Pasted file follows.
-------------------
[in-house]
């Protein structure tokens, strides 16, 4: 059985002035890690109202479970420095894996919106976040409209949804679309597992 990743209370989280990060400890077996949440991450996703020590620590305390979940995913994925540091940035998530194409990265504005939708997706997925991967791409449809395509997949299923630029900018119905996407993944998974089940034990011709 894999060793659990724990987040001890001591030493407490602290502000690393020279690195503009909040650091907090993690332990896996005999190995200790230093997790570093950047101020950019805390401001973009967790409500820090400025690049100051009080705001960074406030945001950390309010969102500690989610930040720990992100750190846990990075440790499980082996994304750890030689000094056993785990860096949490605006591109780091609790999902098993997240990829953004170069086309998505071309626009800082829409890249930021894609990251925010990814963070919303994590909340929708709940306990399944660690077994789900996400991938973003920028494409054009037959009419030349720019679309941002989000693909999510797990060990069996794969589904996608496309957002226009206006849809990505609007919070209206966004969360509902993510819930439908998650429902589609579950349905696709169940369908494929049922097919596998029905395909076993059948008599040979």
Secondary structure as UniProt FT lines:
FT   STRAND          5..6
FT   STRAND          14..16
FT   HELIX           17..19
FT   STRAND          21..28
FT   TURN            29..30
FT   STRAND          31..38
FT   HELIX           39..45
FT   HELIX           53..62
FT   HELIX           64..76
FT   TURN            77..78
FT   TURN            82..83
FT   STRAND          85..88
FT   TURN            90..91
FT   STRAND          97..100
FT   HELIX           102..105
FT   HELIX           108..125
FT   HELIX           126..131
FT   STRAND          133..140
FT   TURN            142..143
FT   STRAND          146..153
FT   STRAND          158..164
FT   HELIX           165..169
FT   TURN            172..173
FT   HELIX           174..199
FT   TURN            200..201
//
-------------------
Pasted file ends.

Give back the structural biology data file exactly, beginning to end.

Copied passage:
[in-house]
């Protein structure tokens, strides 16, 4: 059985002035890690109202479970420095894996919106976040409209949804679309597992 990743209370989280990060400890077996949440991450996703020590620590305390979940995913994925540091940035998530194409990265504005939708997706997925991967791409449809395509997949299923630029900018119905996407993944998974089940034990011709 894999060793659990724990987040001890001591030493407490602290502000690393020279690195503009909040650091907090993690332990896996005999190995200790230093997790570093950047101020950019805390401001973009967790409500820090400025690049100051009080705001960074406030945001950390309010969102500690989610930040720990992100750190846990990075440790499980082996994304750890030689000094056993785990860096949490605006591109780091609790999902098993997240990829953004170069086309998505071309626009800082829409890249930021894609990251925010990814963070919303994590909340929708709940306990399944660690077994789900996400991938973003920028494409054009037959009419030349720019679309941002989000693909999510797990060990069996794969589904996608496309957002226009206006849809990505609007919070209206966004969360509902993510819930439908998650429902589609579950349905696709169940369908494929049922097919596998029905395909076993059948008599040979």
Secondary structure as UniProt FT lines:
FT   STRAND          5..6
FT   STRAND          14..16
FT   HELIX           17..19
FT   STRAND          21..28
FT   TURN            29..30
FT   STRAND          31..38
FT   HELIX           39..45
FT   HELIX           53..62
FT   HELIX           64..76
FT   TURN            77..78
FT   TURN            82..83
FT   STRAND          85..88
FT   TURN            90..91
FT   STRAND          97..100
FT   HELIX           102..105
FT   HELIX           108..125
FT   HELIX           126..131
FT   STRAND          133..140
FT   TURN            142..143
FT   STRAND          146..153
FT   STRAND          158..164
FT   HELIX           165..169
FT   TURN            172..173
FT   HELIX           174..199
FT   TURN            200..201
//